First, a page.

Complex hat ein Interview mit (Achtung!) Tony Hawk, Stacy Peralta, Steve Caballero und einigen Erfindern beziehungsweise den Kindern von Erfindern heute legendärer Skate-Sneaker über die Geschichte von Turnschuhen in der Skate-Szene. Das beste Zitat daraus fällt wohl gegen Ende und stammt von Stacy Peralta: „It's unfortunate to see companies like Nike who have bought their way into skateboarding instead of paying their dues. They suck the value out of sports by throwing around money the way they do.“
Tony Hawk, skate legend: The biggest issue with Chuck Taylors is that you would burn through the side doing ollies right away, and through the toes doing kneeslides.
Van Doren: My dad started Vans in 1966—by the mid-’70s Tony Alva and Stacy Peralta were wearing our shoes.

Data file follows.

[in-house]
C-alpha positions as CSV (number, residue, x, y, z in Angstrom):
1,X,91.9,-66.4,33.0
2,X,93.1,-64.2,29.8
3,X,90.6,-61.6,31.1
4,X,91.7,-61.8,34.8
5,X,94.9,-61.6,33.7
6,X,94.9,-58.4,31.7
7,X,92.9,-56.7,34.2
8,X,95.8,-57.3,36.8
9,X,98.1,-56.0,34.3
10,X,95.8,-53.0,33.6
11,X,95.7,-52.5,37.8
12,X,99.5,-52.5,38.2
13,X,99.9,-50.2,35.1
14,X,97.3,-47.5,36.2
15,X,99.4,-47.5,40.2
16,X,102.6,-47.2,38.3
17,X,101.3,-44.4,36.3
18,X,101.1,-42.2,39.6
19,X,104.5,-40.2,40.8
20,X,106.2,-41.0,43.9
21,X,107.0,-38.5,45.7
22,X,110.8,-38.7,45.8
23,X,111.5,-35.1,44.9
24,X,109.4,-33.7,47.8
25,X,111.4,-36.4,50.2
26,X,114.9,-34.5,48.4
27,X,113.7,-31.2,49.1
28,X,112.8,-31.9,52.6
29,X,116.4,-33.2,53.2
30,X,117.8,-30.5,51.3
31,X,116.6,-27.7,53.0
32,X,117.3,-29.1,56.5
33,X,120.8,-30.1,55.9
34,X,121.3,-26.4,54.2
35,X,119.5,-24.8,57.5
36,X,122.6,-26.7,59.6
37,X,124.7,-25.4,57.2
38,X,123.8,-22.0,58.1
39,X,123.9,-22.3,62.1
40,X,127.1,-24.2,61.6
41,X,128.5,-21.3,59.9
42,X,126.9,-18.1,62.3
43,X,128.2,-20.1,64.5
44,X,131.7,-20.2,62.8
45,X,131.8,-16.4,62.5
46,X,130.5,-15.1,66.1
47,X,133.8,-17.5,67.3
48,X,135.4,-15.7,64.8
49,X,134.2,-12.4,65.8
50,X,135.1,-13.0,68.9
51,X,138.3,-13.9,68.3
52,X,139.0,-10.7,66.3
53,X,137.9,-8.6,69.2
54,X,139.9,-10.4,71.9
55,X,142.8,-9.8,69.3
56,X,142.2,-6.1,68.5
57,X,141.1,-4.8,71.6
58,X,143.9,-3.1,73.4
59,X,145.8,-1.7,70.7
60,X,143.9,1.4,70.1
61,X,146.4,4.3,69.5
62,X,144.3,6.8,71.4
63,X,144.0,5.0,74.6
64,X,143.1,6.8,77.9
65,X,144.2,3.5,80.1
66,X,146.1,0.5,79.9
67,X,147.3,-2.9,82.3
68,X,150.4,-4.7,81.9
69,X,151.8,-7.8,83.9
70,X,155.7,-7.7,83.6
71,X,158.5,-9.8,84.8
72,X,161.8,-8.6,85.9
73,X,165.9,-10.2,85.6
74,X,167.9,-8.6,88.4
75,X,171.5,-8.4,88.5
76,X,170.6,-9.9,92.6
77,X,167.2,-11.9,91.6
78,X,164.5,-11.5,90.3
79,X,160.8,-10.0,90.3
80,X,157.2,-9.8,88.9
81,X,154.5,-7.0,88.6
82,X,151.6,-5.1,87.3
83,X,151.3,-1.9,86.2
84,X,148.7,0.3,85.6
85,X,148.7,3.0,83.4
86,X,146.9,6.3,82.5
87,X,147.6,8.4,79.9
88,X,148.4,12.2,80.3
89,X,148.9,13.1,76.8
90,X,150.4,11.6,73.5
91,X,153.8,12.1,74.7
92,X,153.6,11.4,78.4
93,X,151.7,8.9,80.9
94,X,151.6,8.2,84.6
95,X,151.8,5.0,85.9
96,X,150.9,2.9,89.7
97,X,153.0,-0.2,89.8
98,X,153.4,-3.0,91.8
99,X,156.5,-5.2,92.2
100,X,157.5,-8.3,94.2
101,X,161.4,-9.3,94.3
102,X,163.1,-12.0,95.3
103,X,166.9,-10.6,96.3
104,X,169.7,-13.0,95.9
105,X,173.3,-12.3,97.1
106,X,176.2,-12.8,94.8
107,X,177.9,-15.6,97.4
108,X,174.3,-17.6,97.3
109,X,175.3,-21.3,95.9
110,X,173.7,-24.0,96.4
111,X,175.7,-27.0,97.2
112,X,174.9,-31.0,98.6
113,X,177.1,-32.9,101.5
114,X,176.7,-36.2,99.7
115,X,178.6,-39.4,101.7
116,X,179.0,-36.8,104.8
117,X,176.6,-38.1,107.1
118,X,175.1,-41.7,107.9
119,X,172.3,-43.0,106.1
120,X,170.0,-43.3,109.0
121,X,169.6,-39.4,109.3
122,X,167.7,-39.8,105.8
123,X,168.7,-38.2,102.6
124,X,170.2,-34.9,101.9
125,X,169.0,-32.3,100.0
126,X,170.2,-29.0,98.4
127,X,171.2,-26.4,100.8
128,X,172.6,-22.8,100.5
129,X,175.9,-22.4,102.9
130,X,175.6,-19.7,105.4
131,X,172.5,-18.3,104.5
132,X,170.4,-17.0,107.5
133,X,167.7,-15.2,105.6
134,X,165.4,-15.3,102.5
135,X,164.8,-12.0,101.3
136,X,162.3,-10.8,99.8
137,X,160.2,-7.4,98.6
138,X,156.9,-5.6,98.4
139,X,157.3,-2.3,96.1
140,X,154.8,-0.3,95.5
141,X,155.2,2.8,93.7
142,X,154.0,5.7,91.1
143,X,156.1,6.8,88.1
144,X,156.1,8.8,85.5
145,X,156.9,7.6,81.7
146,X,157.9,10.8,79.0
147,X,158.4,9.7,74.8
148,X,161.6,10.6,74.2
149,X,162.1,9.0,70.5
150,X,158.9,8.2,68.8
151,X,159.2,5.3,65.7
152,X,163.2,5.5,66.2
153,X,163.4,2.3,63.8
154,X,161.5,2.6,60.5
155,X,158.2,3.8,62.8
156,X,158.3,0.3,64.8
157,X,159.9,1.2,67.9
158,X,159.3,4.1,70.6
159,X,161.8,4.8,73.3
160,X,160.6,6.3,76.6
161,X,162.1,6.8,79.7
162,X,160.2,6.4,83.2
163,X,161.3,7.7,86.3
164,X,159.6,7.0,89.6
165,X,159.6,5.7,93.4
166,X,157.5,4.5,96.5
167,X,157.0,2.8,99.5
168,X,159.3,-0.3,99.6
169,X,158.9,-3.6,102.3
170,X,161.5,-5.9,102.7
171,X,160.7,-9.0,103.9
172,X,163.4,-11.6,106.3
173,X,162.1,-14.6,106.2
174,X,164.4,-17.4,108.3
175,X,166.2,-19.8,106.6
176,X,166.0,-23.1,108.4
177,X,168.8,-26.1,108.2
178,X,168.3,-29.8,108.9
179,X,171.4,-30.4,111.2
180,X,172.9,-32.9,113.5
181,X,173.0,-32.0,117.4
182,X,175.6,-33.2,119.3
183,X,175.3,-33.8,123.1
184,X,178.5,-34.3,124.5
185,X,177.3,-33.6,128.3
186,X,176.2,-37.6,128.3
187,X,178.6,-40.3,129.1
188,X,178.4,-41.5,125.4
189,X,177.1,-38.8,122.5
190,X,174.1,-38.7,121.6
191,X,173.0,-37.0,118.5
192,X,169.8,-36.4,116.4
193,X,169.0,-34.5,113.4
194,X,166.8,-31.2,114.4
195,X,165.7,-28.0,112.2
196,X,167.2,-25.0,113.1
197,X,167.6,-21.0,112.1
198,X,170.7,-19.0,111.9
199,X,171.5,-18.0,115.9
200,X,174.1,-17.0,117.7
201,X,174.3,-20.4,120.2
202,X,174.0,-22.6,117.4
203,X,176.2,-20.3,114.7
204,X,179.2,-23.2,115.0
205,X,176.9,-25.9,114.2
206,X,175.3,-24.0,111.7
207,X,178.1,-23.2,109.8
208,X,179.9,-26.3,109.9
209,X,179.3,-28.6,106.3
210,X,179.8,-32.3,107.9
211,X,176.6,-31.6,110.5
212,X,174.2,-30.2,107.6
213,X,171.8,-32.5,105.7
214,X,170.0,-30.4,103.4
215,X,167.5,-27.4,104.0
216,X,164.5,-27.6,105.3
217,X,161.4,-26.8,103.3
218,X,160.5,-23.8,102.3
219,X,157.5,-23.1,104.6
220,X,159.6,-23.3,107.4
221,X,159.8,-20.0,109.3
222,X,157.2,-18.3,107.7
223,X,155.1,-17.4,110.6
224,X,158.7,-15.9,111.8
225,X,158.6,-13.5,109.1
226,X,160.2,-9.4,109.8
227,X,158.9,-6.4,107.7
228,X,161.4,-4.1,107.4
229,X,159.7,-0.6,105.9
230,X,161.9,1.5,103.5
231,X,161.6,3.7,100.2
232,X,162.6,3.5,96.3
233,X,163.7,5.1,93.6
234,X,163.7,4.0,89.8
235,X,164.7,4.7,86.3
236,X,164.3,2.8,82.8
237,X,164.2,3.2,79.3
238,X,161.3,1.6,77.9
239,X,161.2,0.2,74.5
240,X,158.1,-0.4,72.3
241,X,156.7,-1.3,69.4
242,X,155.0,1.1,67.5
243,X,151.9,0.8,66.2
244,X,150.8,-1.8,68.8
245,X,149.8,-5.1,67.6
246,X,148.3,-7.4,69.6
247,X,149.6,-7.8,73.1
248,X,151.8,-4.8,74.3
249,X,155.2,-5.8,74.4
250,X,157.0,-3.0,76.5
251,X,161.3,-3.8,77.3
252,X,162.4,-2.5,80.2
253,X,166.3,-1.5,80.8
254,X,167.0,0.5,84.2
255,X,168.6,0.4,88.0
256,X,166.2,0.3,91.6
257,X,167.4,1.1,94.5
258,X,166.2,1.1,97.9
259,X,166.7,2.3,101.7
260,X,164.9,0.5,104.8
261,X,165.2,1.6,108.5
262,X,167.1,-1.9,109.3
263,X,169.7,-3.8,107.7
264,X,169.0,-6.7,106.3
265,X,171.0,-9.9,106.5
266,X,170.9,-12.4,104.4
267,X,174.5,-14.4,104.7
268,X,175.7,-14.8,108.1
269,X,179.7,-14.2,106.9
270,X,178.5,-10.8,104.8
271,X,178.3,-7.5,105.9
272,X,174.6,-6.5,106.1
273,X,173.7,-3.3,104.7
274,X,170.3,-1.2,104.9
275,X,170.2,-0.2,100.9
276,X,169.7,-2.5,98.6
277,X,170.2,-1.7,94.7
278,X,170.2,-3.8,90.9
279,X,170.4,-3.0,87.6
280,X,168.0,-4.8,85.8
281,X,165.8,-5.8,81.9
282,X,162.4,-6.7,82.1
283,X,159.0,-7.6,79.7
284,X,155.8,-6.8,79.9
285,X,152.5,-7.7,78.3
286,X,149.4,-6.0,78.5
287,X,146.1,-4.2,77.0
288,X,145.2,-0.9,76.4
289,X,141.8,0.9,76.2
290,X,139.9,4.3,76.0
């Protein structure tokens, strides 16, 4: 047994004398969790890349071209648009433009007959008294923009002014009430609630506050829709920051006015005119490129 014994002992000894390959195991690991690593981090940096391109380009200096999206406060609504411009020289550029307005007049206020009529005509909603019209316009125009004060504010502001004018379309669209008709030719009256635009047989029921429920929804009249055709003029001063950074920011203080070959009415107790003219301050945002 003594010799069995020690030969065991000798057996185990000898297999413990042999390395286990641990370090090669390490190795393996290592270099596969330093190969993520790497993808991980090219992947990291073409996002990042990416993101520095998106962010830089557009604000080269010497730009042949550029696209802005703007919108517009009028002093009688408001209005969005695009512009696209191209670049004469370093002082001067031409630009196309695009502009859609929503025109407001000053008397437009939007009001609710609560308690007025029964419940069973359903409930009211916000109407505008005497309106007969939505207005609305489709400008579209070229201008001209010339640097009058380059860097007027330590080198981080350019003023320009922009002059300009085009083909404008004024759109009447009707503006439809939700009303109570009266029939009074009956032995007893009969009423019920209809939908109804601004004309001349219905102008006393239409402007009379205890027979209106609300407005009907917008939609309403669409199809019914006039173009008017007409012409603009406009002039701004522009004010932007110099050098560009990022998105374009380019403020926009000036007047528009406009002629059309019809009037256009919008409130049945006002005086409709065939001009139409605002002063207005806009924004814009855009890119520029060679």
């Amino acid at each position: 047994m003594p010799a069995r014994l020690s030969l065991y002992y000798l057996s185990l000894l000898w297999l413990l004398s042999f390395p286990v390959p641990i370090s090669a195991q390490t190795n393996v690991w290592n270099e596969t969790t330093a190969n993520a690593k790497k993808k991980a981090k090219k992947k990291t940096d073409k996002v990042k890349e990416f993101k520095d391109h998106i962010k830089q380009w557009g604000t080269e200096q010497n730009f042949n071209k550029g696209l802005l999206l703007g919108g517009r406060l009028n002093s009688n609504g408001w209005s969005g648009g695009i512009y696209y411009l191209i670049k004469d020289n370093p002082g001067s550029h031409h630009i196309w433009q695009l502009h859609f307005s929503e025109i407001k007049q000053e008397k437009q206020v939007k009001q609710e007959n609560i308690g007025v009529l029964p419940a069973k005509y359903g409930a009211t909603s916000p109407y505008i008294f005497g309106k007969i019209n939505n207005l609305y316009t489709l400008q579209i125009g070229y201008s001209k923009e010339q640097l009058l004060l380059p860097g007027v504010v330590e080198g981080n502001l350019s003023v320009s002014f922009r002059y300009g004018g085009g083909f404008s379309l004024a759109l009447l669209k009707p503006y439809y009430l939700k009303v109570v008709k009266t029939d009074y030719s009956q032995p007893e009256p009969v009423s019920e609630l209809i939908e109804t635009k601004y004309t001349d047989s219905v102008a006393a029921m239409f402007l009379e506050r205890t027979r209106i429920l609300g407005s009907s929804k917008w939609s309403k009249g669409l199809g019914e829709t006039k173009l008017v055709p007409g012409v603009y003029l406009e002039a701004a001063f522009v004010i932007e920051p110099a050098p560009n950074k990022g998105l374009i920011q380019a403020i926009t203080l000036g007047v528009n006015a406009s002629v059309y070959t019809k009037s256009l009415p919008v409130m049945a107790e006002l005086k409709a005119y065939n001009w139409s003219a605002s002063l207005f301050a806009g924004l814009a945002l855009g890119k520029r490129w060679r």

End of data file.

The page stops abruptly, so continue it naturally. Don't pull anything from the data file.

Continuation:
Stacy Peralta, skate legend: Not only were they the first on the scene, but they supported skateboarding when no other shoe companies wanted to be involved.
Van Doren: The first skate shoe was born on March 18, 1976. We put an Off the Wall heel label on, a term the guys used when they were skating pools. It was basically a canvas upper with a vulcanized sole. We called it the Style 95.
Hawk: I thought I became a better skater when I finally got a pair of Vans. I was happy to just stare at the box when I brought them home.
Van Doren: The next shoe was the Style 36 in ’77. It had leather on the front and the back and had a side stripe—now it’s called the Old Skool.
Steve Caballero, skate legend: When I first went to the skate park in 1978, I saw people wearing Vans. I got some of the low-tops—the Old Skools—first. The grooves hit really nice on the grip tape.